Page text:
The Washington Examiner brings us marvelous news from the frontiers of Obamanomics, as we learn “a heavily subsidized solar company received a U.S. taxpayer loan guarantee to sell solar panels to itself.”
First Solar is the company. The subsidy came from the Export-Import Bank, which President Obama and Harry Reid are currently fighting to extend and expand. The underlying issue is how Obama’s insistence on green-energy subsidies and export subsidies manifests itself as rank corporate welfare.
Here’s the road of subsidies these solar panels followed from Perrysburg, Ohio, to St. Clair, Ontario.
First Solar is an Arizona-based manufacturer of solar panels. In 2010, the Obama administration awarded the company $16.3 million to expand its factory in Ohio — a subsidy Democratic Gov. Ted Strickland touted in his failed re-election bid that year.
Five weeks before the 2010 election, Strickland announced more than a million dollars in job training grants to First Solar. The Ohio Department of Development also lent First Solar $5 million, and the state’s Air Quality Development Authority gave the company an additional $10 million loan.
After First Solar pocketed this $17.3 million in government grants and $15 million in government loans, Ex-Im entered the scene.
In September 2011, Ex-Im approved $455.7 million in loan guarantees to subsidize the sale of solar panels to two wind farms in Canada. That means if the wind farm ever defaults, the taxpayers pick up the tab, ensuring First Solar gets paid.
But the buyer, in this case, was First Solar.
You see, St. Clair Solar, the Canadian company buying those solar panels, was itself a wholly owned subsidiary of First Solar. They collected both Ohio and national subsidies to produce solar panels, which they purchased from themselves with a foreign subsidiary… collecting more federal subsidies through the Export-Import Bank in the process.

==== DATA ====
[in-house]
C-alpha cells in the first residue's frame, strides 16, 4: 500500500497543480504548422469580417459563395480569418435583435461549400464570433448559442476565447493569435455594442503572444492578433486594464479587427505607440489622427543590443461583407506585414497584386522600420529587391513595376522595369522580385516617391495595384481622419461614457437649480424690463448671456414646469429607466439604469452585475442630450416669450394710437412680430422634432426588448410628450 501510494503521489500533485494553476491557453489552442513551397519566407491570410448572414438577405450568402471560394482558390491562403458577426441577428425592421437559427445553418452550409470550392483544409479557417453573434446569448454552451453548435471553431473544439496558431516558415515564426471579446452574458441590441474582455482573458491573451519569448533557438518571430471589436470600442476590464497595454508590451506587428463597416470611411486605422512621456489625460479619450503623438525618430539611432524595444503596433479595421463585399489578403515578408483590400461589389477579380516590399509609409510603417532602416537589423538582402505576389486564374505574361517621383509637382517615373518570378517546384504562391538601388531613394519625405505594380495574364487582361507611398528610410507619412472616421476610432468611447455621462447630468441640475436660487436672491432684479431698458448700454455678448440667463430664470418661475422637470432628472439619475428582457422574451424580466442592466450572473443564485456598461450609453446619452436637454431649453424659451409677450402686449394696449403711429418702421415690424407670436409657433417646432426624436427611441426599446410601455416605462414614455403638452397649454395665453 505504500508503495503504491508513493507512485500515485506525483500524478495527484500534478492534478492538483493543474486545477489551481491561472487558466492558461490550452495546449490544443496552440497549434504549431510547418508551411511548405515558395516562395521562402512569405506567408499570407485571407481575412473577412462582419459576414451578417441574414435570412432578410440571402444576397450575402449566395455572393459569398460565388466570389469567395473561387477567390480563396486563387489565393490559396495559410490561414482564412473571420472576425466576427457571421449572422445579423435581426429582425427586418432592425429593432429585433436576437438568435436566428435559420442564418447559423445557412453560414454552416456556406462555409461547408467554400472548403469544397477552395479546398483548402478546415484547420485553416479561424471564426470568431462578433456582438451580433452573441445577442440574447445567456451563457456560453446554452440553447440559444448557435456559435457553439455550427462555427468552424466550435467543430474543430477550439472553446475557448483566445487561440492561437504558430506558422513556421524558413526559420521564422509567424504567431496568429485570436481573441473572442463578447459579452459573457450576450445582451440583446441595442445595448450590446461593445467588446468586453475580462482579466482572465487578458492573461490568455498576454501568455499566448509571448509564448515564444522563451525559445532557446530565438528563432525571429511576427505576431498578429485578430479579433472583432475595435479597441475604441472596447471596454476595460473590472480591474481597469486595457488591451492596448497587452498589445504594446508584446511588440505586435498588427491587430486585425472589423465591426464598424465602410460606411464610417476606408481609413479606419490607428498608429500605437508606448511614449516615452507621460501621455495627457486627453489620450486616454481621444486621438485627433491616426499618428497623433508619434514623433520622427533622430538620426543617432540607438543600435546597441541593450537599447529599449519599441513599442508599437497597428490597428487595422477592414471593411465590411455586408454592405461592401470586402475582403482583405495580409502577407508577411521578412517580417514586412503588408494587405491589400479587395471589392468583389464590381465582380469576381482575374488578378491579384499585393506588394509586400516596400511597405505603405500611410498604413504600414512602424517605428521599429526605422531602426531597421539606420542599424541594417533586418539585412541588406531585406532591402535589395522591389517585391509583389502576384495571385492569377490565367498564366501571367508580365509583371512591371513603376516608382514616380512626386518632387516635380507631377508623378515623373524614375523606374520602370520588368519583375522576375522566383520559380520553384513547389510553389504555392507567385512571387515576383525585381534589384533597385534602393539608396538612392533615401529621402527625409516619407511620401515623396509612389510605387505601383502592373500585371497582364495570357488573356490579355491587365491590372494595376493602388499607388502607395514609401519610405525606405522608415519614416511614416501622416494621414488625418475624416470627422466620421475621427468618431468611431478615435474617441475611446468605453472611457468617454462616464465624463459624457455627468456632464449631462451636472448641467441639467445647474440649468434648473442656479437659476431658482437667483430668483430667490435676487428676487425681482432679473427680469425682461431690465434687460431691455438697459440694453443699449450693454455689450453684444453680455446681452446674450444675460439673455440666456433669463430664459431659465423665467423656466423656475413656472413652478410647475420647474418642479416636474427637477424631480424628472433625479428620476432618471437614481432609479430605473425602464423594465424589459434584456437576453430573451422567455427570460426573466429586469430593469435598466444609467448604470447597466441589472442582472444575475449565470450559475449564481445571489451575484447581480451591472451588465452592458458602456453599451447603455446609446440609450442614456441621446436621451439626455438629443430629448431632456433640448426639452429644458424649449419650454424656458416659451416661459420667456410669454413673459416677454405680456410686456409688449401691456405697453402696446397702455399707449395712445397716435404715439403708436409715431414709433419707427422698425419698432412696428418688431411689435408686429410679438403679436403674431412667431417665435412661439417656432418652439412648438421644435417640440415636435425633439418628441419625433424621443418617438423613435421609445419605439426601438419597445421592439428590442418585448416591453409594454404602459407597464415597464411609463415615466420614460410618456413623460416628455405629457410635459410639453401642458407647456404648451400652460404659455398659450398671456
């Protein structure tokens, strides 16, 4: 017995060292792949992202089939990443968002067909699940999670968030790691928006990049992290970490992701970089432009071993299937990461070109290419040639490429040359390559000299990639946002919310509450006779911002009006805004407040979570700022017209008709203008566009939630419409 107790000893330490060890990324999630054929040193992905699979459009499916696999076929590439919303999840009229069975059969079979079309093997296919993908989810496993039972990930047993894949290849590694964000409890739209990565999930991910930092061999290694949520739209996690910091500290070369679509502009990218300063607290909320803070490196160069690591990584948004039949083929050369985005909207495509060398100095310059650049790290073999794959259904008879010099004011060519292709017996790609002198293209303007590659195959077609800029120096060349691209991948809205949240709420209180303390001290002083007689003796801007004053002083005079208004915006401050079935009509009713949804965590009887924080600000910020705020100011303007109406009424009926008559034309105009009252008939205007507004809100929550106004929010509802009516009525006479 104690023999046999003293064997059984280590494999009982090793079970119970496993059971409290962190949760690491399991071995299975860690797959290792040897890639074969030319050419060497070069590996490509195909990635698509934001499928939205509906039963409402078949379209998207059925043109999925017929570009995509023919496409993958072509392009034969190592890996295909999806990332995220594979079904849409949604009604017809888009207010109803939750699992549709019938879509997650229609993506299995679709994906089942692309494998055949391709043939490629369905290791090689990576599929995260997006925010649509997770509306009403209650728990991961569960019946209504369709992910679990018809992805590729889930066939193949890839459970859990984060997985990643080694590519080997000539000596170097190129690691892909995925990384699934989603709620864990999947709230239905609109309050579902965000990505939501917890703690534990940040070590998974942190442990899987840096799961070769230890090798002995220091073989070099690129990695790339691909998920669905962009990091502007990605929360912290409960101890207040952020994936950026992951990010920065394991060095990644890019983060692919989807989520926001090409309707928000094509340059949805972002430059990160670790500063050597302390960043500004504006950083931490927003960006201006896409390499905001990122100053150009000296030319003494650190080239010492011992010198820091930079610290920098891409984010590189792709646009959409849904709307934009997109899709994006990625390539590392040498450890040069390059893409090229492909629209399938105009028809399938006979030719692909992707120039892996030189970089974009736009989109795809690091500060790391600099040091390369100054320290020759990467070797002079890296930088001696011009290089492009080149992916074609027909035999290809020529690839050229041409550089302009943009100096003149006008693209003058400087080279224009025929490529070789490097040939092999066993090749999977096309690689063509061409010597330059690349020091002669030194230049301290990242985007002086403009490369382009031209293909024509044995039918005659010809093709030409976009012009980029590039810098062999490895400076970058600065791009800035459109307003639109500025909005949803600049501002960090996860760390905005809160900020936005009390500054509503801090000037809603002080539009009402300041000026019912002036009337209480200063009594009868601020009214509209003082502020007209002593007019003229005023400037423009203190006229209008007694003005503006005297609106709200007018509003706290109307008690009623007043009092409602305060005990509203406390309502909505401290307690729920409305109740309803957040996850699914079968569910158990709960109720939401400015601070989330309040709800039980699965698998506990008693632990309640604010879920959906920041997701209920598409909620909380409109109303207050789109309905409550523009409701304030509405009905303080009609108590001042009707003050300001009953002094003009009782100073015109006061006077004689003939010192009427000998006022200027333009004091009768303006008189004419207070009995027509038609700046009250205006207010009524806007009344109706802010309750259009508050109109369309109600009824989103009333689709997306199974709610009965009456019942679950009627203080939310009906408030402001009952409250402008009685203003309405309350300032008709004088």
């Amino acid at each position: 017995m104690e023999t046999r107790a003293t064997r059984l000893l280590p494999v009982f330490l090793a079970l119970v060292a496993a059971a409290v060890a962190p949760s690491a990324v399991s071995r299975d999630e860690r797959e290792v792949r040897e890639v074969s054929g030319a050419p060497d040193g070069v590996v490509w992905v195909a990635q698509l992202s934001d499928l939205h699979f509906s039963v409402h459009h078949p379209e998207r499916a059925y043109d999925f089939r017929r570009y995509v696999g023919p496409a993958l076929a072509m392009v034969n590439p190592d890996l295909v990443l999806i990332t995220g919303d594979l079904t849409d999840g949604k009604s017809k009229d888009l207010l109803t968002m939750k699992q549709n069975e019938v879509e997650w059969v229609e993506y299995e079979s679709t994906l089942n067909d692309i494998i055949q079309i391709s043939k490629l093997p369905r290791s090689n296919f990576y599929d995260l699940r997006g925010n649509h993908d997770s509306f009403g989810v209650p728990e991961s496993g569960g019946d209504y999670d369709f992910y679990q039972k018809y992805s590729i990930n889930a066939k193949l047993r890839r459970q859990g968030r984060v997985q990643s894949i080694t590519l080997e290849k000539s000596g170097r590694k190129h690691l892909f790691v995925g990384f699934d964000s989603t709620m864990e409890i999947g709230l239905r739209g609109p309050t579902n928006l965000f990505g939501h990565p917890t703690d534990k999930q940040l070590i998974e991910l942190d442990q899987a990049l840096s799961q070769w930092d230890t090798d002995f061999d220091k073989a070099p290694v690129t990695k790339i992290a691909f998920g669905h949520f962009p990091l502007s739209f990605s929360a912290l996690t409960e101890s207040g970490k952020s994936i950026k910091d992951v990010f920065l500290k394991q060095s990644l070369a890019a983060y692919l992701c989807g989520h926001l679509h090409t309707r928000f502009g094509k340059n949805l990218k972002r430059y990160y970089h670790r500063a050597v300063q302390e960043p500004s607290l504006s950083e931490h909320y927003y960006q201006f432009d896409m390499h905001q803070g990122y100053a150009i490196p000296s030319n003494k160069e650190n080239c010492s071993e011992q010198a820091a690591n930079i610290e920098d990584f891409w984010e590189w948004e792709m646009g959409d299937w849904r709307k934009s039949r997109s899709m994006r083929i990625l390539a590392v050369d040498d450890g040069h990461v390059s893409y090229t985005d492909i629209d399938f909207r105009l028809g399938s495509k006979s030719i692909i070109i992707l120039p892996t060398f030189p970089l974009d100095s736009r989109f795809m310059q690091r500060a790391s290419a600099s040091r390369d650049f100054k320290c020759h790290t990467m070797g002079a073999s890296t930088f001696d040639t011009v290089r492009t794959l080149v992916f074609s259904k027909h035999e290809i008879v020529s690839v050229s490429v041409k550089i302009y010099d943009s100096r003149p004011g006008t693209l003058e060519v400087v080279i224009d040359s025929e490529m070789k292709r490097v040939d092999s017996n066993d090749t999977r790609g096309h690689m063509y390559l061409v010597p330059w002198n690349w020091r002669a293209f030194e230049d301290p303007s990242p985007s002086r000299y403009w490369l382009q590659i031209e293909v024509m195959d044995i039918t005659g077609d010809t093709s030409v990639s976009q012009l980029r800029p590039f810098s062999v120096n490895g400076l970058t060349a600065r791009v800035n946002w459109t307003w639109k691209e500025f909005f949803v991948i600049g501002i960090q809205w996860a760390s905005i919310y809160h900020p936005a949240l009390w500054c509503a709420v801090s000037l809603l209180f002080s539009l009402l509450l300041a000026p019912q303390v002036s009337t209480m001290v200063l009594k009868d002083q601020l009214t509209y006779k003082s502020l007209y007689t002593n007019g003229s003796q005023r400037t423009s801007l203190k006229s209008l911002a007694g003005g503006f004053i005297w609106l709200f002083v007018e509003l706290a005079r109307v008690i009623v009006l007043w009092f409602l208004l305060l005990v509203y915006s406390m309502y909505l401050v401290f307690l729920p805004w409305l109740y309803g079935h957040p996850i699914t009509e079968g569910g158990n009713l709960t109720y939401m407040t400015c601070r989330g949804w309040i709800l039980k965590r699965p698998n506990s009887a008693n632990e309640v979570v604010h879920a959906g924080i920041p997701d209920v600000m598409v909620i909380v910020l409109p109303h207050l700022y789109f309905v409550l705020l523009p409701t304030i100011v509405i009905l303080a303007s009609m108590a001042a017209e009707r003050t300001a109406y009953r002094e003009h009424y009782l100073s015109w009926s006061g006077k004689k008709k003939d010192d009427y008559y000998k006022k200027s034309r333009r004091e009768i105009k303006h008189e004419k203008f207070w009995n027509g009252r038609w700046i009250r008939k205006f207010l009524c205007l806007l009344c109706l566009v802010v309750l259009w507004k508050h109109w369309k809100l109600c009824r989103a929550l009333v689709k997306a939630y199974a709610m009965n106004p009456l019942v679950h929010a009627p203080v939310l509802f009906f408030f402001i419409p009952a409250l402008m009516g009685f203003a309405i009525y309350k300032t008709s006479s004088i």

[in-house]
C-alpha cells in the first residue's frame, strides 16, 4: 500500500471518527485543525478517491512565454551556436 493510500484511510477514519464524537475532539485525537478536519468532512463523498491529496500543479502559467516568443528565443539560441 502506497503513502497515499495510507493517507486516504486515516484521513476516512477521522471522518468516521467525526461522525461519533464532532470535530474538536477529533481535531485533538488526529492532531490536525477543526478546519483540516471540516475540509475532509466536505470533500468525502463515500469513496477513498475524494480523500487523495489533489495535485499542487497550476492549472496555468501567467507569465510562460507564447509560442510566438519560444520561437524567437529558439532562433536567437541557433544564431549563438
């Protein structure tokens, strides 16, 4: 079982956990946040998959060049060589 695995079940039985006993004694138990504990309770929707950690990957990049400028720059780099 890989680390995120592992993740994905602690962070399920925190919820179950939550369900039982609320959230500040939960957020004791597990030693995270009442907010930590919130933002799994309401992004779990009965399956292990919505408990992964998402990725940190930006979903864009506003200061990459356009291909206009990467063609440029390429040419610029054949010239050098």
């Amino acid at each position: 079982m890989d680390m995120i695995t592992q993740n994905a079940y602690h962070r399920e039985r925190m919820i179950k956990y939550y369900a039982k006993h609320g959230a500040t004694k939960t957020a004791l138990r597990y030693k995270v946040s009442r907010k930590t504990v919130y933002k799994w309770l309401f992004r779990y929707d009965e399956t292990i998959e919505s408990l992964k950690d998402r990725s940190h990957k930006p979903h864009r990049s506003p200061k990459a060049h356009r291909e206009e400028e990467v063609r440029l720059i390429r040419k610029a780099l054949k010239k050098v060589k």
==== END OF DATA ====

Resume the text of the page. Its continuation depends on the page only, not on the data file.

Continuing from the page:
But don’t worry, it’s okay, because they paid sales taxes on the transaction. Yes, a First Solar spokesman really said that.
Timothy Carney of the Washington Examiner explains this kind of nonsense makes a mockery of the Export-Import Bank concept, which is supposed to assist American companies against foreign competitors. Instead, Obama’s cronies at First Solar raided the Ex-Im bank in precisely the same way Enron did:
This week, First Solar unloaded its St. Clair wind farm to NextEra Energy, and so First Solar’s financial troubles don’t threaten to put the taxpayer on the hook for this deal. But the Ex-Im subsidy itself was a great case in point as to how national industrial policy pitched in the name of helping the U.S. economy often does nothing to help the broader economy, instead helping only those companies lucky — or politically connected — enough to get the handouts.
Obama, Reid and most of the Republican leadership want to reauthorize Ex-Im this month and boost the amount of debt it can have outstanding. The lobbyists at Boeing, the Chamber of Commerce and the National Association of Manufacturers agree. They’ll claim Ex-Im is crucial to prosperity. And for a few companies, it is.
Obamanomics is all about piling up subsidies until they collapse into black holes. Unlike real black holes, Obama’s budget-blasting policies are not “sustainable” at all.
Update: I received an email from Ted Meyer, VP of Communications for First Solar, who takes exception with the Tim Carney piece at the Washington Examiner and offers the following response:
After reading Tim Carney’s column, “Firm sells solar panels – to itself, taxpayers pay,” or the summary on this blog, readers might assume that First Solar sold panels to itself, and that taxpayer money was at risk. Neither is true. Though Ex-Im Bank did originally propose a financing arrangement to support the export of solar panels from our 1,250-worker Ohio factory to the project in Canada, the transaction recently closed without Ex-Im financing. No taxpayer money was involved.
The owner of the solar panels, and the Canadian project they were exported to, is one of the world’s leading renewable energy investors, NextEra. And while Carney implies this was a hasty transaction, it was announced in 2010 (http://investor.firstsolar.